Monday, January 31, 2011

Much Much Go Interview

Ever since discovering Pipeburn Magazine I've been digging through the archives looking for inspiration amid the beautiful cafe customs. I've also been following links to some other great magazines, blogs and custom builders. The Cafe style really is the hot thing right now and I love the "fix what you found" mentality of taking common old UJMs and making them into custom rolling works of art.

I doubt my first venture will be as beautiful as anything on these pages, but it is great to take in such inspiration.

One of the best visual inspirations for the customization of my CB400 of course is the Much Much Go ... winner of a build-off down under and a very controversial show bike. It is stripped down, and customized with minimal cash. A low displacement Honda with Comstar wheels, white pipes and no chrome dangles the attainability of such beauty to backyard hackers with limited funds and unlimited dreams.

I really like the design and I might even go with the white pipes!

Anyway, found a great interview with the creator in Pipeburn and wanted to point to it: Check it out here:

Wednesday, January 26, 2011

Pipeburn Portland and Cafe Racers on TV

A friend at work just told me about a new series that started last fall on Discovery HD about the Cafe Racer motorcycle scene (or the return of that scene. ) Cafe Racer TV looks like a very cool series. Unfortunately, it is on a channel I don't get, I'm still hoping I can pick it up on Itunes or Netflix. While looking for the website, I stumbled across Pipeburn magazine, a cool Cafe Racer influenced mag from the Portland area. Great stuff here! Pipeburn also had this killer photo spread on the CB above. Check out that paint job!

Sunday, January 16, 2011

Motorcycle Graveyard

I remember being a kid with my dad, crawling around junkyards looking for Fiat parts. I miss those open repositories of parts and the treasure hunt adventure of searching through the industrial archeology of the recent past. My dad was an industrial engineer and so he taught me the beauty of the machine.

I wish I could fine a graveyard of old motorcycles that I could crawl through on a wet winter's day, finding that that diamond in the rust. I'm jealous of the folks at Classic Cycles in New York who had an opportunity to access such a graveyard of old motorcycles recently.Here's the story:

Monday, January 10, 2011

2011 a repeat of 2008? Ex-oil Exec says get ready for $5 gas

Okay, so when I was convincing my wife that I needed a motorcycle again, one of the reasons I cited was that it would be great to have something that was good on gas for short hops around the valley and maybe even driving to work. I bought my Ford F150 pickup just as gas prices spiked last time. It runs E85, which is cheaper, but that drops the MPGs down to about 13. My old CB400 on the other hand was spec'd at least 45 mpg. It would be much higher if not for the auto tranny.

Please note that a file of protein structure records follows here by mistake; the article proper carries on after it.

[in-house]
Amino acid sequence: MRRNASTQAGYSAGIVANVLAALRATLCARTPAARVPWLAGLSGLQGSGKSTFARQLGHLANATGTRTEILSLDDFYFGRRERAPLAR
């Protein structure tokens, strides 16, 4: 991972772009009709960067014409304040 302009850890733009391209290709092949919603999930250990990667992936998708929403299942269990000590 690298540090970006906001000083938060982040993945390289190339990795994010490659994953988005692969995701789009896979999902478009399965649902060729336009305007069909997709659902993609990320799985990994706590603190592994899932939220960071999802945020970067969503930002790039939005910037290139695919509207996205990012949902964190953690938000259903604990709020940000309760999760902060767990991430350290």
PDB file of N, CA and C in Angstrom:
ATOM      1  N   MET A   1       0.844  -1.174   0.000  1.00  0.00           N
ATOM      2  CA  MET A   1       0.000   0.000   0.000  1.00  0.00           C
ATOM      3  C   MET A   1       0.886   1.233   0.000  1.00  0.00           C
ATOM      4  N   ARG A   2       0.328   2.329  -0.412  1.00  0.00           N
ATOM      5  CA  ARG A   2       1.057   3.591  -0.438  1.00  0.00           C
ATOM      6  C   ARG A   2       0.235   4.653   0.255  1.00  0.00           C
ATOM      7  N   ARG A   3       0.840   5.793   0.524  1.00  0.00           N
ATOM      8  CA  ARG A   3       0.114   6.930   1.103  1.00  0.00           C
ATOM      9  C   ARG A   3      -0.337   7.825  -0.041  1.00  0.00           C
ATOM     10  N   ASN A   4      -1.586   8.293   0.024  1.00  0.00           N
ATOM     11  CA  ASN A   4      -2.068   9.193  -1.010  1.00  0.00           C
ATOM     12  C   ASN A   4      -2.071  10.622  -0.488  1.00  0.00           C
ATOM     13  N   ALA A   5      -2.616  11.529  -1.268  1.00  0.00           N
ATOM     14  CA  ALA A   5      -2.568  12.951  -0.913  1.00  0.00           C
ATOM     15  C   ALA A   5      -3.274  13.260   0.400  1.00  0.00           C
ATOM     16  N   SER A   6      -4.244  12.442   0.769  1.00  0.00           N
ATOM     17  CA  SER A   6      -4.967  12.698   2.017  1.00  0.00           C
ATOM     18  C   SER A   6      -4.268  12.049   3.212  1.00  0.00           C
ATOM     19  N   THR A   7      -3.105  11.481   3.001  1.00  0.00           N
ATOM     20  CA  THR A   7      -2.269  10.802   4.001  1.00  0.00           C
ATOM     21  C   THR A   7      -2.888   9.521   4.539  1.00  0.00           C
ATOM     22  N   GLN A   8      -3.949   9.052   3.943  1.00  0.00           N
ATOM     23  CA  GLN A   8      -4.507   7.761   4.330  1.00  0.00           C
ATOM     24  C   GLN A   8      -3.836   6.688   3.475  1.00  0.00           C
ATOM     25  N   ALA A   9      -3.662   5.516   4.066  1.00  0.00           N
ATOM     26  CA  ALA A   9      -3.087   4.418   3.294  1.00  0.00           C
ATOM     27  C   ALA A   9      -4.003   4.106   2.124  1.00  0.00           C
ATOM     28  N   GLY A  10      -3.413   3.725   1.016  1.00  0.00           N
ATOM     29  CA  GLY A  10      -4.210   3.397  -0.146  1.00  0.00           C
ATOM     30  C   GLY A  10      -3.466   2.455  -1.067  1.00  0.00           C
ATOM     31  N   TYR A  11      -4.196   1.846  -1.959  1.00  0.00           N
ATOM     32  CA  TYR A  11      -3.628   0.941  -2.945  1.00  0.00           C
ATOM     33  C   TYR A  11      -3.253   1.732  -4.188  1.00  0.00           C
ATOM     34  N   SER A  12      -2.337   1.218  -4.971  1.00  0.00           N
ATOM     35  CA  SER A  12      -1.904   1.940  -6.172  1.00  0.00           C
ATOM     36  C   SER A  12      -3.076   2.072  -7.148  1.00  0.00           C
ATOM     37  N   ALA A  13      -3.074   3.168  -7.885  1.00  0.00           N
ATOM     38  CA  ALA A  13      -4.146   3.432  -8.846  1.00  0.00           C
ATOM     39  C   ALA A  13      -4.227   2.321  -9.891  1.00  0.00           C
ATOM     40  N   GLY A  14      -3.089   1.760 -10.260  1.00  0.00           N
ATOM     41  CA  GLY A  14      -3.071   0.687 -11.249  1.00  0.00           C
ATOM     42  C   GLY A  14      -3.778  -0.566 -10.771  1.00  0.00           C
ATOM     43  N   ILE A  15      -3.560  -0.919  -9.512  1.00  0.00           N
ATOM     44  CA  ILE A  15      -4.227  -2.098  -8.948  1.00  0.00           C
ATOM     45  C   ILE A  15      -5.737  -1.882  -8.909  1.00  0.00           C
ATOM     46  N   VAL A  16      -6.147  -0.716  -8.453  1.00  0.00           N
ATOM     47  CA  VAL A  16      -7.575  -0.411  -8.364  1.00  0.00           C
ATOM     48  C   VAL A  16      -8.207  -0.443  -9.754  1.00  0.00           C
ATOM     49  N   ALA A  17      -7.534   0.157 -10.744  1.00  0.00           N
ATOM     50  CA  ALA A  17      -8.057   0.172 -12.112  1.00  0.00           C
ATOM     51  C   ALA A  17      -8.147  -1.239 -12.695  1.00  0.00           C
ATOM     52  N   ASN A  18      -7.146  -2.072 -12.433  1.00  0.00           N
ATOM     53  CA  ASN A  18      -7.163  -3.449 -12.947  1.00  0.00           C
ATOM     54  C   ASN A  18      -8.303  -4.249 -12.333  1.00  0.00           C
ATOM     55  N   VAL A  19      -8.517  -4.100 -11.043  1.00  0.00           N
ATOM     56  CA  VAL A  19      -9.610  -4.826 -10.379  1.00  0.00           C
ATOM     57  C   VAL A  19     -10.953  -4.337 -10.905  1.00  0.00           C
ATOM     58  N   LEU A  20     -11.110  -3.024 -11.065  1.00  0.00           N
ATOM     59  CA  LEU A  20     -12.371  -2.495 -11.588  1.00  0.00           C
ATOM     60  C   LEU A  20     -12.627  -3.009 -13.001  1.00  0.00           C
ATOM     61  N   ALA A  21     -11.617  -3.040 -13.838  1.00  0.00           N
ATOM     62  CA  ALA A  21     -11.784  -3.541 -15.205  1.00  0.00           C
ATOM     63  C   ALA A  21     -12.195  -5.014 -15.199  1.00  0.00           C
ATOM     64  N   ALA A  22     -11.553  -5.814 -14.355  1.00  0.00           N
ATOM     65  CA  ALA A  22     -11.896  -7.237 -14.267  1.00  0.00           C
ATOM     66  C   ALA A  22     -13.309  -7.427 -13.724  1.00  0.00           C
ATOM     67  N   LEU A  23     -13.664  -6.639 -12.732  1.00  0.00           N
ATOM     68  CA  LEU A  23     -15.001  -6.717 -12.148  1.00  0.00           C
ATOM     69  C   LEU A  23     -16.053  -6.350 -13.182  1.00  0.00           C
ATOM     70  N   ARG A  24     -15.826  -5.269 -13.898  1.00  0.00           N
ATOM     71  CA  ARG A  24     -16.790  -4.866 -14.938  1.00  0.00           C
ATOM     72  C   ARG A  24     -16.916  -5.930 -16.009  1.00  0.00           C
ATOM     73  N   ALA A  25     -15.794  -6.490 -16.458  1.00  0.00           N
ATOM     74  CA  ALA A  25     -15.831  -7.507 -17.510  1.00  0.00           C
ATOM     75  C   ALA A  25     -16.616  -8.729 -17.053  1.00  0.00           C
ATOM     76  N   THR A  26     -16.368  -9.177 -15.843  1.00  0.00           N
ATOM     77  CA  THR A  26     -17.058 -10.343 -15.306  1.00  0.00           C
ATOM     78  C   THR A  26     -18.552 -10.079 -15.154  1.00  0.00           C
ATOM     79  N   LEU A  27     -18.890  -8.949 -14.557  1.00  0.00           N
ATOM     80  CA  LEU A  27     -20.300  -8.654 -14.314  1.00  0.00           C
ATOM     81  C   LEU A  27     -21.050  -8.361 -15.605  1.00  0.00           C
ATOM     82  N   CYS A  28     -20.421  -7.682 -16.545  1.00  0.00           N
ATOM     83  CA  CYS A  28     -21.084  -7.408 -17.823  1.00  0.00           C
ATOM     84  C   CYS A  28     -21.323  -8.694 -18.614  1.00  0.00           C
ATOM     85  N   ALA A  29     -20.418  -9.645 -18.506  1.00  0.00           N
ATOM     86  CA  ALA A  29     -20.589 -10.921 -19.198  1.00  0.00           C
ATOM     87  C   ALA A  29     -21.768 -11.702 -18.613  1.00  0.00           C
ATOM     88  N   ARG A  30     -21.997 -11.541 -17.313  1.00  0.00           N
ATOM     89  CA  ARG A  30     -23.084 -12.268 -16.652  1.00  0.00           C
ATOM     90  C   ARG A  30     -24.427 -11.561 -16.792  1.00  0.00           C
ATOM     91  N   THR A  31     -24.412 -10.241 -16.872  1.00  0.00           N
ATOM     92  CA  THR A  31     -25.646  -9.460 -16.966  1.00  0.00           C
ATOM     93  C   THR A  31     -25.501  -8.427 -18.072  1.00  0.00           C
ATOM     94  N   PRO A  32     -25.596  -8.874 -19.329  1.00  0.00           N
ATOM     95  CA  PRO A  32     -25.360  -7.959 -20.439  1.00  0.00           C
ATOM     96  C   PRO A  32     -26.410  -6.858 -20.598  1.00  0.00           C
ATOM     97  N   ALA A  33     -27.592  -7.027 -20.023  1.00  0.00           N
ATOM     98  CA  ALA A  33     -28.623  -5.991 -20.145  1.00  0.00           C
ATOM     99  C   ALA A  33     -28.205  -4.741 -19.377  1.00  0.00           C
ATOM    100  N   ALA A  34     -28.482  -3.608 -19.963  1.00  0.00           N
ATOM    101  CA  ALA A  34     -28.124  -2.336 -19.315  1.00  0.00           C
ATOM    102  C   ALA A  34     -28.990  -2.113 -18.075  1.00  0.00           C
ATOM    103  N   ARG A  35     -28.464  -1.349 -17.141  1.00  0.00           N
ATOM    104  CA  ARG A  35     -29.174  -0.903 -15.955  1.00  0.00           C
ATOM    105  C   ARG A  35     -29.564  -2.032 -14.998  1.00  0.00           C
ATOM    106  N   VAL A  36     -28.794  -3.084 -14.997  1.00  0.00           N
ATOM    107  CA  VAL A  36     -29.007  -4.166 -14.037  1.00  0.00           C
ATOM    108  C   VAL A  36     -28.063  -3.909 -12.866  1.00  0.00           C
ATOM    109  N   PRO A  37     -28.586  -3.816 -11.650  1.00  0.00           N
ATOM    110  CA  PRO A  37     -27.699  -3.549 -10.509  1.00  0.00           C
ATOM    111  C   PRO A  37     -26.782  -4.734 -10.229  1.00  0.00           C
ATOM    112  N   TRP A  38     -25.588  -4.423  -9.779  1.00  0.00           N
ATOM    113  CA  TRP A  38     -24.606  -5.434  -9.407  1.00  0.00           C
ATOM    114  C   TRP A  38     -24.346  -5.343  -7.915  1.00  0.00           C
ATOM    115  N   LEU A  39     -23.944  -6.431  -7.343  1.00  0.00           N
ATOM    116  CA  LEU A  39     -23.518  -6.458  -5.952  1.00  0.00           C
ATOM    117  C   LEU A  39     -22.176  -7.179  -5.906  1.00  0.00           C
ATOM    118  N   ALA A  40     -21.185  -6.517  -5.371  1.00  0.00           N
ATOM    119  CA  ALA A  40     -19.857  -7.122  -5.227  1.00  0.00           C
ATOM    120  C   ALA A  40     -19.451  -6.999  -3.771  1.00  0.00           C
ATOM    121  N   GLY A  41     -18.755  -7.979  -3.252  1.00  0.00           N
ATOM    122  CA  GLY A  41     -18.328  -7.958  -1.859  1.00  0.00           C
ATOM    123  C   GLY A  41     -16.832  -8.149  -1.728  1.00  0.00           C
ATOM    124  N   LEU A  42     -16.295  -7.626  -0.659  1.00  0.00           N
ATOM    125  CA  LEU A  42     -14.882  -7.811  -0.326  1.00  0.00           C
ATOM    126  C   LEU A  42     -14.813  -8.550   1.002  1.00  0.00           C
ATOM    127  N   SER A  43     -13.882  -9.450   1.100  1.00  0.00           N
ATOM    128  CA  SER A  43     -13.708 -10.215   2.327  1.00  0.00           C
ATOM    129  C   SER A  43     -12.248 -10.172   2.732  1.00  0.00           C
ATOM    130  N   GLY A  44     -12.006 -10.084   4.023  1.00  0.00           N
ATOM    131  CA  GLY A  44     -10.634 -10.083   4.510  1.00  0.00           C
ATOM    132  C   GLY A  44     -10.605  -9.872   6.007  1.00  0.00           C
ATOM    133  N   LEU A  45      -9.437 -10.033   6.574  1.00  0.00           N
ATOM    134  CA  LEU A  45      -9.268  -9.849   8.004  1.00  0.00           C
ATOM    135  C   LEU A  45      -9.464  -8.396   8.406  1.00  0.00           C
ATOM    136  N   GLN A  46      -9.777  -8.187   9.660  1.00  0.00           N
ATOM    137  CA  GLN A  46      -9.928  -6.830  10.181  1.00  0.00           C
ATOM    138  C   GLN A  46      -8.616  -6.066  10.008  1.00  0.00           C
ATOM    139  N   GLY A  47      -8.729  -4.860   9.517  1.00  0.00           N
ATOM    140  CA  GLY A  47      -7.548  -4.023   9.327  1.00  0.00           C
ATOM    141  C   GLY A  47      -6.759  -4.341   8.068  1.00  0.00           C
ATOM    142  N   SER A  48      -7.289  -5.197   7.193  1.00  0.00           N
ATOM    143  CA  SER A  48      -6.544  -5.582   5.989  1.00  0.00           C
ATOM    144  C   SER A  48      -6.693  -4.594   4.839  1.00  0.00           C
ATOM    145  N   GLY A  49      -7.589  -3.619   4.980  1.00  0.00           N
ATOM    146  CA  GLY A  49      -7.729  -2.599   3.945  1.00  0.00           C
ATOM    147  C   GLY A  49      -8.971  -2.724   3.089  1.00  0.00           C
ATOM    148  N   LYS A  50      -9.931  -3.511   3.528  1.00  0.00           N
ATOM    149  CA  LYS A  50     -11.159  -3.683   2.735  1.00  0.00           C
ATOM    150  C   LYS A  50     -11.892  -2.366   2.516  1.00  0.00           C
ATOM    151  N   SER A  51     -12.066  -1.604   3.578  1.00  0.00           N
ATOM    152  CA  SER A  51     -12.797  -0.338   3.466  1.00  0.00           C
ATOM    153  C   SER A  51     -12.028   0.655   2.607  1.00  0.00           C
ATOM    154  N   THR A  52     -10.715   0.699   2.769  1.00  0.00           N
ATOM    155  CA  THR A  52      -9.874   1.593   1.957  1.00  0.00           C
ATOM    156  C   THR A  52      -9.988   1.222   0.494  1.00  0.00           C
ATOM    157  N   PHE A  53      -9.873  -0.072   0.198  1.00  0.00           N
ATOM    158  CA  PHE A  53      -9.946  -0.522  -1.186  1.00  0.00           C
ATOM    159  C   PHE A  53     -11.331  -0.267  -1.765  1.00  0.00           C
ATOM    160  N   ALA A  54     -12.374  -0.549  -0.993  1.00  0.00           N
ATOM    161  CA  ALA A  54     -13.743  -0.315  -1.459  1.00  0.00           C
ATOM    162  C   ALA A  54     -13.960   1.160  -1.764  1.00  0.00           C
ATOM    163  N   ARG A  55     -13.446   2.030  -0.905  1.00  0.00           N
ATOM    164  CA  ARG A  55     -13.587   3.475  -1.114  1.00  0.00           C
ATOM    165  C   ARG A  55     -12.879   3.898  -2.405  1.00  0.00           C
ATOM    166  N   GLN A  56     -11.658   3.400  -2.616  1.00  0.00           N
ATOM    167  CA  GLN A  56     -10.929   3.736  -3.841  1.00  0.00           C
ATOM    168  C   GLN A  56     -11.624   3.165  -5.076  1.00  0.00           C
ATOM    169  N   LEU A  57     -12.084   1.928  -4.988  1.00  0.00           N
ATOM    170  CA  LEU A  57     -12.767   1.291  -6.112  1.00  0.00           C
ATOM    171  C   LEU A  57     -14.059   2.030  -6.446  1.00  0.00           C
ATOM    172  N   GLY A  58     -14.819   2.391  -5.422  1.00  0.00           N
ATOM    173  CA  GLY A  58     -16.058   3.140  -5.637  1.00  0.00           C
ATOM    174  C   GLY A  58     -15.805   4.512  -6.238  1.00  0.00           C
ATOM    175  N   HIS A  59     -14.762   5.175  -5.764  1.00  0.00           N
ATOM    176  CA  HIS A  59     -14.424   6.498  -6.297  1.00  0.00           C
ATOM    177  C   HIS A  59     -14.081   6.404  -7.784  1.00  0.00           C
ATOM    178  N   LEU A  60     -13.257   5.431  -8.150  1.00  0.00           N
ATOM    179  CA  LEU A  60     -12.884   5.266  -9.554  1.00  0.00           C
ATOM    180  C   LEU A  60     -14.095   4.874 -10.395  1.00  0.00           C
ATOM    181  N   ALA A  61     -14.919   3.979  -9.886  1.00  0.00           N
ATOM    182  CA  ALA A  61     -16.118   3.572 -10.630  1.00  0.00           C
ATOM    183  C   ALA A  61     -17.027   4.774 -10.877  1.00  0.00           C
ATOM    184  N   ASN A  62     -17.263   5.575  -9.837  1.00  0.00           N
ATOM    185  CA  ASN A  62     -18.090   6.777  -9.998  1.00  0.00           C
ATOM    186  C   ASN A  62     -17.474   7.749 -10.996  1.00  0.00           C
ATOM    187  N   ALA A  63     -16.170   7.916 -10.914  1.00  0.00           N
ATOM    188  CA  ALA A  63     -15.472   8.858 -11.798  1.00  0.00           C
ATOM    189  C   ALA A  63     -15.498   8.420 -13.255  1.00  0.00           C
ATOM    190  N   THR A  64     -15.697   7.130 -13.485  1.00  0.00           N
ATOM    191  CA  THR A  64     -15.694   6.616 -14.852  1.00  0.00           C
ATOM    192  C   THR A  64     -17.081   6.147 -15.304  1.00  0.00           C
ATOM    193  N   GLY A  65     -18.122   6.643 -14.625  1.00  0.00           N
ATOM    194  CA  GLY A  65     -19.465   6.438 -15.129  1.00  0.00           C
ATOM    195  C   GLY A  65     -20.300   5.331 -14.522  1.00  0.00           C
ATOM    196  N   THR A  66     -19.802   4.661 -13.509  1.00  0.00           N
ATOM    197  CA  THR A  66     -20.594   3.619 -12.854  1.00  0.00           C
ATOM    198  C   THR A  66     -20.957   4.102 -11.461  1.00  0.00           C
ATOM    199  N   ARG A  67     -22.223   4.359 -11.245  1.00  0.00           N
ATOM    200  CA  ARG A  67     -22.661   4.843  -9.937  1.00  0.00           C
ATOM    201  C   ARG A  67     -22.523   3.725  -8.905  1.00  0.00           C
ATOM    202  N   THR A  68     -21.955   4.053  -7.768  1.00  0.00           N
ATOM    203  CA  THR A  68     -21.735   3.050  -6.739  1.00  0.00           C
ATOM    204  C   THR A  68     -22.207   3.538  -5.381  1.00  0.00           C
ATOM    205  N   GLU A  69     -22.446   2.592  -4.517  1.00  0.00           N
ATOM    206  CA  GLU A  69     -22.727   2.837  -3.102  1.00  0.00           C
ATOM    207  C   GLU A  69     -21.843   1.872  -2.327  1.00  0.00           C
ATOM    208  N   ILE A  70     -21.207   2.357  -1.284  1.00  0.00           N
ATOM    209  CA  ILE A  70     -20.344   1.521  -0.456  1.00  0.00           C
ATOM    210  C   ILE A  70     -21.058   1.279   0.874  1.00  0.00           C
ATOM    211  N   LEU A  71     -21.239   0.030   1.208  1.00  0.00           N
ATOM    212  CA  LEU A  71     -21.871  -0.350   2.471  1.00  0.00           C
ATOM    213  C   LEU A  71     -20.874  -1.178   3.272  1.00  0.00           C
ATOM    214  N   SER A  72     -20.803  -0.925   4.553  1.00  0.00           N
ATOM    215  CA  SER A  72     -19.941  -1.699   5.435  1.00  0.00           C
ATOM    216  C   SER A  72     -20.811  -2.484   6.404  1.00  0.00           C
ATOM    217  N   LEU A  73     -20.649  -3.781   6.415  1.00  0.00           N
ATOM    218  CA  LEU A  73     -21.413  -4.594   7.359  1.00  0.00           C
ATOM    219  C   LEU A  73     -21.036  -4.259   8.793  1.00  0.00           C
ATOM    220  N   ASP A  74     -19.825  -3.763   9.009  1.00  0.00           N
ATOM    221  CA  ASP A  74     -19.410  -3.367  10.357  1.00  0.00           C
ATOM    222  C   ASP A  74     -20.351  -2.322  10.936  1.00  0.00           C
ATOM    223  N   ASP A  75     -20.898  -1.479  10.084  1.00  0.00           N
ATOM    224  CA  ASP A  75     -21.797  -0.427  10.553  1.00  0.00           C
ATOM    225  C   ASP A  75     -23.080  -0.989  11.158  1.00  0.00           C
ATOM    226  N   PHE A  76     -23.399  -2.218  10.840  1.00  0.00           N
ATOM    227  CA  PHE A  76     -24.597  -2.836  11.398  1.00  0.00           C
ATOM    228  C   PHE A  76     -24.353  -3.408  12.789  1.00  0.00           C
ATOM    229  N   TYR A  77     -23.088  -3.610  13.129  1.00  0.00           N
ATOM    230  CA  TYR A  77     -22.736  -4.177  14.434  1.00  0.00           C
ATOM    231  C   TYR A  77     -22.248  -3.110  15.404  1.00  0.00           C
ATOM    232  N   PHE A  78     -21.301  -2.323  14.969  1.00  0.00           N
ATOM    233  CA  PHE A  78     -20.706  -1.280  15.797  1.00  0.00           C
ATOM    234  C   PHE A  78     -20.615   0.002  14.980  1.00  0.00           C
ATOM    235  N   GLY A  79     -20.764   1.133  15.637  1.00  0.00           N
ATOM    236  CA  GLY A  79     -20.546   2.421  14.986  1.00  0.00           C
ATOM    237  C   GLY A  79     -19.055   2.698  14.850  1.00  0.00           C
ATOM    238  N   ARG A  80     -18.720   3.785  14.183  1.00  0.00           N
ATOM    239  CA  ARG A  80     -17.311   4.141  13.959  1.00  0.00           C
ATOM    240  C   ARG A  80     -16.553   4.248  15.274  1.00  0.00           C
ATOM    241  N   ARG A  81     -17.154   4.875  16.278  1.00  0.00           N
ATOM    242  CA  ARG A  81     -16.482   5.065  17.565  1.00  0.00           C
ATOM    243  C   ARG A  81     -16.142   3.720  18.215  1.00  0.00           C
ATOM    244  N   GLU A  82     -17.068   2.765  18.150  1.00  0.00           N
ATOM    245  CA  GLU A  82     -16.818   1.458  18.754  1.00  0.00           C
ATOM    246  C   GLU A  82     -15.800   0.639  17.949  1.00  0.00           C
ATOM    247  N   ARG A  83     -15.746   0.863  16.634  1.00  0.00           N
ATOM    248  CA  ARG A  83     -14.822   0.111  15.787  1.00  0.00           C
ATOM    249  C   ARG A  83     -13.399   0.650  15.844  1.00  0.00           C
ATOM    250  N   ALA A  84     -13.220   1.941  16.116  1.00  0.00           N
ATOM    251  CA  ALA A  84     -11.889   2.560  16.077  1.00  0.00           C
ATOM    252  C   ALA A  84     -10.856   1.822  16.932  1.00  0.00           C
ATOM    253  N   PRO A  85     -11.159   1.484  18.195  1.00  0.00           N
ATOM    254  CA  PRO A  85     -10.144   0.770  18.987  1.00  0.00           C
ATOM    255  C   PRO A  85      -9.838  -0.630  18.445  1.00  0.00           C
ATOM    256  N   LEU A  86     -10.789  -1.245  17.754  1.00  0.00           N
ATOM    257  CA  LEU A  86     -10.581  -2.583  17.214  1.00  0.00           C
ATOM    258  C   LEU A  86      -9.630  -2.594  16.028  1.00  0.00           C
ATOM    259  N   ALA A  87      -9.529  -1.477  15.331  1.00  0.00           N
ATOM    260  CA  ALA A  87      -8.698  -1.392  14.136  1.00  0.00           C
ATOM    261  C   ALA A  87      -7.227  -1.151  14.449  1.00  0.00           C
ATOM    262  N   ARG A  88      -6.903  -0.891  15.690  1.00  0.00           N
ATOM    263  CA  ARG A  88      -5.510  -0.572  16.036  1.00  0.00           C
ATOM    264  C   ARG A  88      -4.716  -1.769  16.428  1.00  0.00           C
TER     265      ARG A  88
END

Now, the ScooterScoop is saying gas prices are slated to go up again. ( 2011 a repeat of 2008? Ex-oil Exec says get ready for $5 gas ) If you didn't notice, gas this Christmas topped $3 a gallon for the first time. Even with the dip in demand of the global economy, they aren't making new oil.

Saturday, January 8, 2011

The Missing Link - Affordable Well Built Motorcycles

One thing I love about the motorcycle magazine Hell For Leather is their lack of bias toward motorcycles. They like good motorcycles that can be ridden. They have been campaigning for a push by moto makers to attract new people to two-wheels by producing better, safer products.

Enter what they call "The Missing Link" The Honda CBR250R -- an all new, 250cc entry level motorcycle that has ABS and a decent price. Despite the small displacement, it is fully able to exceed all the speed limits and get you from point A to point B. Moreover, it looks fantastic, stops well (with optional linked front and back ABS!) and is comfortable to ride. What's the drawback? Our mentality toward bikes as a "lifestyle choice" here in the US of A.
Motorcycling in our countries has an image problem, one that puts up barriers in front of the venerable CBR250R and other machines like it. Despite our self-inflicted economic meltdown, big, bad-boy egotism still drives our industry. I will go so far as to say they are our industry. Everywhere else in the world, motorcycles are transport as much as they are recreation, and what’s more, they are OK with that. You don’t need to be on the extreme end of any spectrum: the fastest superbike in production; the baddest custom chopper; or some adventure soft-roader with GPS and aluminum hard cases to be cool. In Brazil, in Italy, in Japan and most every biker culture just being on a motorcycle, anymotorcycle, is cool.  Not so here.  Ride outside the box at your peril. .... This is the mountain, the towering height of fickle public opinion, that the Honda CBR250R has to scale if it is to succeed. Honda are no doubt aiming at not only sensible types (the ones we labelled “uncool”), but also people completely outside motorcycling’s bandwidth. There are a lot of consumers out there who like the appeal of motorcycling, but until now have been too intimidated by the image and products on offer to step in. They are the kindergarden kids, looking over the fence at the grade 1 playground, envious of their toys and increased freedom, but too afraid to cross over. Those people, professionals and students, young and old, with the right media message, will discover that they too can be cool and enjoy riding motorcycles, just like another generation of ordinary Americans once discovered.